During the short interview which I had with these Gipsies, I collected the following words:

The method I adopted with them, as I have already hinted, was to ask them the English of the words I gave them in Gipsy, so that the answers I got were confirmations of the same words collected from other individuals, and which I drew from memory for the occasion. Had I attempted to write down any of their sentences, it would have instantly shut the door to all further conversation on the subject, and, in all probability, the Gipsies would have taken to their heels, muttering imprecations against me for having insulted them. Of this I was satisfied, that had I really been acquainted with their speech, these Gipsy children could have kept up a regular and connected conversation with me, with the greatest fluency, and without their sentences being intermixed with any English or Scotch words whatever, a fact which has been repeatedly stated to me by the Gipsies.

In confirmation of these facts, I shall transcribe a letter addressed to me by the gentleman who was present on the occasion. [This letter is interesting to the extent that it illustrates the amount of knowledge possessed by the Scottish community, generally, regarding the subject of the Gipsies.—En.]

Inverkeithing, 25th May, 1829.

"My Dear Sir:

"Agreeably to your desire, I have looked over that part of your manuscript of the Scottish Gipsies which details the particulars of a short and accidental interview which we had with a woman and four children, whom we met near Inverkeithing Manse, on the 22d inst., and who turned out to be Gipsies. I have no hesitation in averring that your statements, to my knowledge, are substantially correct— being present during the whole conversation which took place with the individuals mentioned. It was the first time ever heard the Gipsy language spoken, and it appeared quite evident that those Gipsies could converse, in a regular and connected manner, on any subject, without making use of a single English word ; and which particularly appeared from the questions which they put to you, as well as from the conversation which they had among themselves, in their own peculiar speech : and that, otherwise, the woman and children had not, in the colour of their hair, complexion, and general appearance, any resemblance to those people whom I always considered to be Gipsies. I am, &c,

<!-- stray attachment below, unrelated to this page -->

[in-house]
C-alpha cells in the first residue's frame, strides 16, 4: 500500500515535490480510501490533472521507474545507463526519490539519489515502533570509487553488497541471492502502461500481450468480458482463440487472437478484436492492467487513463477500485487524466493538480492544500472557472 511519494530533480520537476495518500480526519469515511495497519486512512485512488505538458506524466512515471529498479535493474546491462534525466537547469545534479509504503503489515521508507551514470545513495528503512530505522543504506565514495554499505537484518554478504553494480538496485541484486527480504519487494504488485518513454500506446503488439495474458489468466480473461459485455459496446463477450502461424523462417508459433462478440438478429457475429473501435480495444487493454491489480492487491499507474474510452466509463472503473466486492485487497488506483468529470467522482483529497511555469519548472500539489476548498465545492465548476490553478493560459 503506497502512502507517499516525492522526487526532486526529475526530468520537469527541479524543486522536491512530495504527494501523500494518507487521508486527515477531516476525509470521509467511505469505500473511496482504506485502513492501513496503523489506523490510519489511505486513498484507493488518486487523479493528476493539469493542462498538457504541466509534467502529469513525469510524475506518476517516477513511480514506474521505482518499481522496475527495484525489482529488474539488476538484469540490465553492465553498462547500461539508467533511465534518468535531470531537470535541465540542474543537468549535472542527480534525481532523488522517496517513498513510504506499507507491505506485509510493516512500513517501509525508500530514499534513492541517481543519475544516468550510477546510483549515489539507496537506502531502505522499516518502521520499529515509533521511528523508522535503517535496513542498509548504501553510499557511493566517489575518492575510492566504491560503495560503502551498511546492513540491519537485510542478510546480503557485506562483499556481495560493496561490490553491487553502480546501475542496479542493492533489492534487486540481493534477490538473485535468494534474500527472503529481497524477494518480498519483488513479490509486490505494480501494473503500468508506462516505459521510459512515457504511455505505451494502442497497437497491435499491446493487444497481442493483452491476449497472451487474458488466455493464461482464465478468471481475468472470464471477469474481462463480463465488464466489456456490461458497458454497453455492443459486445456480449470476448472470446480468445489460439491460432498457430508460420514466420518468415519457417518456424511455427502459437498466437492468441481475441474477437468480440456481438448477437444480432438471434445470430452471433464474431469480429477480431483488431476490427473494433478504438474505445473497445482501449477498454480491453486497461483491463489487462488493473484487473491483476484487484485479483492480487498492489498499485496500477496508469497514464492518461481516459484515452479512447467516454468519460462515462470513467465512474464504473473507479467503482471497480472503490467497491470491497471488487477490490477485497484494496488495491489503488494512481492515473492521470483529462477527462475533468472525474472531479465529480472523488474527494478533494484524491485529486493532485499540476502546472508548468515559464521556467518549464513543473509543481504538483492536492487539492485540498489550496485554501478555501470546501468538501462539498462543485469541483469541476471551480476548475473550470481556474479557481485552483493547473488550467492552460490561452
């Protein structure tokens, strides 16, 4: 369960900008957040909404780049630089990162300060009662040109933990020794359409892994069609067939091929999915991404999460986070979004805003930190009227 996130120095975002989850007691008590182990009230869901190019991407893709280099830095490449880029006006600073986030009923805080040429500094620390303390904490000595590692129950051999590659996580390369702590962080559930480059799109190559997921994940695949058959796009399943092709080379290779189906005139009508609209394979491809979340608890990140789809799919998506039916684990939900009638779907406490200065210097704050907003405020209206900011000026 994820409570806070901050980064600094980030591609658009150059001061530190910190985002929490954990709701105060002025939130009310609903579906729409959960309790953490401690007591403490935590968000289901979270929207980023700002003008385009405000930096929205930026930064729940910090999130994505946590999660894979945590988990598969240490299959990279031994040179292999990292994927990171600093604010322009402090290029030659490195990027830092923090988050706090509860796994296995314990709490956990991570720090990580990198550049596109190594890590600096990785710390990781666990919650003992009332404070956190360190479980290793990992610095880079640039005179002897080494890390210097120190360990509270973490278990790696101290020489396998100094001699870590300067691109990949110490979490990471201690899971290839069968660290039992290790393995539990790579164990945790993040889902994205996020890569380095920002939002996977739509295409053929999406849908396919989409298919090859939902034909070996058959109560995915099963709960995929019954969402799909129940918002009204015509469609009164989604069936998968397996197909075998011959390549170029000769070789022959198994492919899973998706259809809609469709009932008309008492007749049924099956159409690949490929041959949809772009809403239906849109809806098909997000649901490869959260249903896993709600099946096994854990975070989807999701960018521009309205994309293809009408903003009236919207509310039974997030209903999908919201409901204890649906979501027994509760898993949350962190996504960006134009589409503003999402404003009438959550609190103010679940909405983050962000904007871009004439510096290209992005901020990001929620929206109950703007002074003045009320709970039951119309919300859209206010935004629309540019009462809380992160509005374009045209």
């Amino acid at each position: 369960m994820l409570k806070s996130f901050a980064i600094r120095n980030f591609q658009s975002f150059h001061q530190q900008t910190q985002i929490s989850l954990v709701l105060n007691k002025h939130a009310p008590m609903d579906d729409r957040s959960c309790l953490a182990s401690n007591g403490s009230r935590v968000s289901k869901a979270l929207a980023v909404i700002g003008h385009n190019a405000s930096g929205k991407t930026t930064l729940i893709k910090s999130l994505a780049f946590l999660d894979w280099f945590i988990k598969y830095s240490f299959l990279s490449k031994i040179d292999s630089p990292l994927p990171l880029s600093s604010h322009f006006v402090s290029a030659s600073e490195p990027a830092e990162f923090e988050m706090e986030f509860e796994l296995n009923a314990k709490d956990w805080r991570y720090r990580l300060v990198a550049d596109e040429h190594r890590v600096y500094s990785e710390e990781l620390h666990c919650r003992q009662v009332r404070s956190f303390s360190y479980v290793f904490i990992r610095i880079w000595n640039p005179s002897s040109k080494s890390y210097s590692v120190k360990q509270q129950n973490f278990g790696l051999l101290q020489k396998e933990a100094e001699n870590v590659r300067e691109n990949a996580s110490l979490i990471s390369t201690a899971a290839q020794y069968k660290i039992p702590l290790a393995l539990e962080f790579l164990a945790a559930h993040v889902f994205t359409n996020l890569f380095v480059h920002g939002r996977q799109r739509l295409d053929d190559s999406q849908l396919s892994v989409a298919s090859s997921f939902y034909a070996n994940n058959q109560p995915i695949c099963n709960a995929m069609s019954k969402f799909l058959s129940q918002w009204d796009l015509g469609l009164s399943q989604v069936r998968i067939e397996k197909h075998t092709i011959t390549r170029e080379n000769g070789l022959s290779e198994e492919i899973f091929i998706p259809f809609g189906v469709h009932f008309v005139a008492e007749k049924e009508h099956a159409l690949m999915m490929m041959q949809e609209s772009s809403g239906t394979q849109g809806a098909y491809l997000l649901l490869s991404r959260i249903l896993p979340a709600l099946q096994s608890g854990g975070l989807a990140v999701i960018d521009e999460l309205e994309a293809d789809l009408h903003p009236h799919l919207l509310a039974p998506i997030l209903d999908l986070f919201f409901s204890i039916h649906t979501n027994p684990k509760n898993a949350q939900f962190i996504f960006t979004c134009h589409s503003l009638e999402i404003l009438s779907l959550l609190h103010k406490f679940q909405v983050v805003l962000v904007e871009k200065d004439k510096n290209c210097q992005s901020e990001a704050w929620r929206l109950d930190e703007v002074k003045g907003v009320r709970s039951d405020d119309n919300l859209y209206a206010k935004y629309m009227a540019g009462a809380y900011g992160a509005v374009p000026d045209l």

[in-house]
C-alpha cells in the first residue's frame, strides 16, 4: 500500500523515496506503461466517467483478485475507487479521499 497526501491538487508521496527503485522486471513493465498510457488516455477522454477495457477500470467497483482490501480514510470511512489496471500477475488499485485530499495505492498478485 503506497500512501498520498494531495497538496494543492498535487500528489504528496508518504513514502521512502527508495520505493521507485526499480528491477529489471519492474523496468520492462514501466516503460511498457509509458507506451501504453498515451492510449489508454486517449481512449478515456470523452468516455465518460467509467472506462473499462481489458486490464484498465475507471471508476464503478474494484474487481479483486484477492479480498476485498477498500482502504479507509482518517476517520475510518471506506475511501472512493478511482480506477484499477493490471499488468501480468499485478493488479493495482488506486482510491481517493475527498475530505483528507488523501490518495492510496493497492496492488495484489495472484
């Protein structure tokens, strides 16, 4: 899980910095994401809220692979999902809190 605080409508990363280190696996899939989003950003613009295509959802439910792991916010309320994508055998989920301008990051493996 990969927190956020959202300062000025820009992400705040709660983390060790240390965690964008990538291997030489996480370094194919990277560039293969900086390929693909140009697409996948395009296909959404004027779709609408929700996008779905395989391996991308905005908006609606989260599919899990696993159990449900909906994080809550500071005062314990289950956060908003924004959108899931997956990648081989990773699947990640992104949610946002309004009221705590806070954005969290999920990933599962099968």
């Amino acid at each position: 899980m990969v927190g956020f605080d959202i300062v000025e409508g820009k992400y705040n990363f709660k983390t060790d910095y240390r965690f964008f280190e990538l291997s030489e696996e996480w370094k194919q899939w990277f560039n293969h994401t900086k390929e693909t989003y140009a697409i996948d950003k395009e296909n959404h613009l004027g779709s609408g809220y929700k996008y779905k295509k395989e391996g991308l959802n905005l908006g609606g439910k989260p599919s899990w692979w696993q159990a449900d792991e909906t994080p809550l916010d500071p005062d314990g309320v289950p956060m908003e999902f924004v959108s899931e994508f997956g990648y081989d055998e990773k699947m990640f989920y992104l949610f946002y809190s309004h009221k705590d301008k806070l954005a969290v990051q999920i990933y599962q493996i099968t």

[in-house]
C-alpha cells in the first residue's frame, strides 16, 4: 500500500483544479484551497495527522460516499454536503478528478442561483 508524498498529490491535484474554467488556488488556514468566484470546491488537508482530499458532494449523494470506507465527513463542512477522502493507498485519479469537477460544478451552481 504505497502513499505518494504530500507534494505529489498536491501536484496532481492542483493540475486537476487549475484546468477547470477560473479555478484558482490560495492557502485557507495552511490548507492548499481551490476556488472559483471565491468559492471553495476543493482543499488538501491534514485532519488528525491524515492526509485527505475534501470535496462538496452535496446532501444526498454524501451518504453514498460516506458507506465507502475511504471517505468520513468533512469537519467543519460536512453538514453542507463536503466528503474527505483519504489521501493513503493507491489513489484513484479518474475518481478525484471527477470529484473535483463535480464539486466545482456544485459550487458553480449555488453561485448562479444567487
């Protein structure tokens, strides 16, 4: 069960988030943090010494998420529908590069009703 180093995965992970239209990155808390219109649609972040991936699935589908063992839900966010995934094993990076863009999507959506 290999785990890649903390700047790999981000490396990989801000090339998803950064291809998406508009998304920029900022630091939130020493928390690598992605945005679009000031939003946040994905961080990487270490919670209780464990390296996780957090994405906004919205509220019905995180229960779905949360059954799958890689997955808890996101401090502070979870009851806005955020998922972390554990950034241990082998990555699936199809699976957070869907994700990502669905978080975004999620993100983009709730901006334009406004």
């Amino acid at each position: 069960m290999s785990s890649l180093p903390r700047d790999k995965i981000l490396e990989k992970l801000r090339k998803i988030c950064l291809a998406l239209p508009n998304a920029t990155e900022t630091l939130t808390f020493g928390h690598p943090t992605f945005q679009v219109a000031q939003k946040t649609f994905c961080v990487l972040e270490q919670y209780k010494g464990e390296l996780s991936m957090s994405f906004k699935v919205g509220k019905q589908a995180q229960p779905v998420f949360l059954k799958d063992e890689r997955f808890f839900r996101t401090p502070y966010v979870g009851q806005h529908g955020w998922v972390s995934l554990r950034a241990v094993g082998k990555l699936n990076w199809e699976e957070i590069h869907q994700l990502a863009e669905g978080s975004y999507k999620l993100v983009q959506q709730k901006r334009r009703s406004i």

"JAMES H. COBBAN,
Deputy Compt. of Customs, Inverkeithing.

"Mr. Walter Simson,
Supt. of Quarantine, Inverkeithing."

I have already mentioned having succeeded in obtaining a few words of Gipsy, from two sisters, of the name of Jamie-son, who came begging to my door. I had reason to suppose they would acquaint their relatives of having been questioned in their own speech, and would greatly exaggerate my knowledge of it; for I always observed that the individuals with whom I conversed were at first impressed with a belief that I knew much more of it than I really did.